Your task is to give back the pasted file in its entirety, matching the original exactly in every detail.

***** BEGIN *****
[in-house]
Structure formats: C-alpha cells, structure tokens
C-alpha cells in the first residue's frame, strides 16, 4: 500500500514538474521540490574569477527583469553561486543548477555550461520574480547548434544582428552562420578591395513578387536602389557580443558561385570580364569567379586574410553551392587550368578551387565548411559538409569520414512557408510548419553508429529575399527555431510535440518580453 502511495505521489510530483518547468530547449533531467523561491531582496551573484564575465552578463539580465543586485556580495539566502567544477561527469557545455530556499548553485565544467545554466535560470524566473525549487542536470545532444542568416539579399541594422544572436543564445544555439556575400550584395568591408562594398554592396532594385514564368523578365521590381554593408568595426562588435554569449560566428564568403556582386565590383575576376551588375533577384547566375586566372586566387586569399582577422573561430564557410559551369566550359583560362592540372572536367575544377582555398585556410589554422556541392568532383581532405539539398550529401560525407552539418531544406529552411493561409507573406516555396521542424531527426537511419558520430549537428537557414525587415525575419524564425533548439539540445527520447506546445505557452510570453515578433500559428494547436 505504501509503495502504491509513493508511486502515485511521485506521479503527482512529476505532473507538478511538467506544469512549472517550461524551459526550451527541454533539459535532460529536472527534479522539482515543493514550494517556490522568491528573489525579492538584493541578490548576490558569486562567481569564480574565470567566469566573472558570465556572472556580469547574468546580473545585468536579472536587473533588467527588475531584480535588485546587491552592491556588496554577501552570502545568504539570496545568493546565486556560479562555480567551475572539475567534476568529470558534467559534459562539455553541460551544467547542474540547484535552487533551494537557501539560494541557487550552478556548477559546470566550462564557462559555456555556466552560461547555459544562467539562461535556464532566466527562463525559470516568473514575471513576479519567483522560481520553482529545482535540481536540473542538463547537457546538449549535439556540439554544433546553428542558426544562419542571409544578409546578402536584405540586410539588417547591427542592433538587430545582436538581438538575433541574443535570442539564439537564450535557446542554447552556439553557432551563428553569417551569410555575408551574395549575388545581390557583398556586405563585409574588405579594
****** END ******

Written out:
[in-house]
Structure formats: C-alpha cells, structure tokens
C-alpha cells in the first residue's frame, strides 16, 4: 500500500514538474521540490574569477527583469553561486543548477555550461520574480547548434544582428552562420578591395513578387536602389557580443558561385570580364569567379586574410553551392587550368578551387565548411559538409569520414512557408510548419553508429529575399527555431510535440518580453 502511495505521489510530483518547468530547449533531467523561491531582496551573484564575465552578463539580465543586485556580495539566502567544477561527469557545455530556499548553485565544467545554466535560470524566473525549487542536470545532444542568416539579399541594422544572436543564445544555439556575400550584395568591408562594398554592396532594385514564368523578365521590381554593408568595426562588435554569449560566428564568403556582386565590383575576376551588375533577384547566375586566372586566387586569399582577422573561430564557410559551369566550359583560362592540372572536367575544377582555398585556410589554422556541392568532383581532405539539398550529401560525407552539418531544406529552411493561409507573406516555396521542424531527426537511419558520430549537428537557414525587415525575419524564425533548439539540445527520447506546445505557452510570453515578433500559428494547436 505504501509503495502504491509513493508511486502515485511521485506521479503527482512529476505532473507538478511538467506544469512549472517550461524551459526550451527541454533539459535532460529536472527534479522539482515543493514550494517556490522568491528573489525579492538584493541578490548576490558569486562567481569564480574565470567566469566573472558570465556572472556580469547574468546580473545585468536579472536587473533588467527588475531584480535588485546587491552592491556588496554577501552570502545568504539570496545568493546565486556560479562555480567551475572539475567534476568529470558534467559534459562539455553541460551544467547542474540547484535552487533551494537557501539560494541557487550552478556548477559546470566550462564557462559555456555556466552560461547555459544562467539562461535556464532566466527562463525559470516568473514575471513576479519567483522560481520553482529545482535540481536540473542538463547537457546538449549535439556540439554544433546553428542558426544562419542571409544578409546578402536584405540586410539588417547591427542592433538587430545582436538581438538575433541574443535570442539564439537564450535557446542554447552556439553557432551563428553569417551569410555575408551574395549575388545581390557583398556586405563585409574588405579594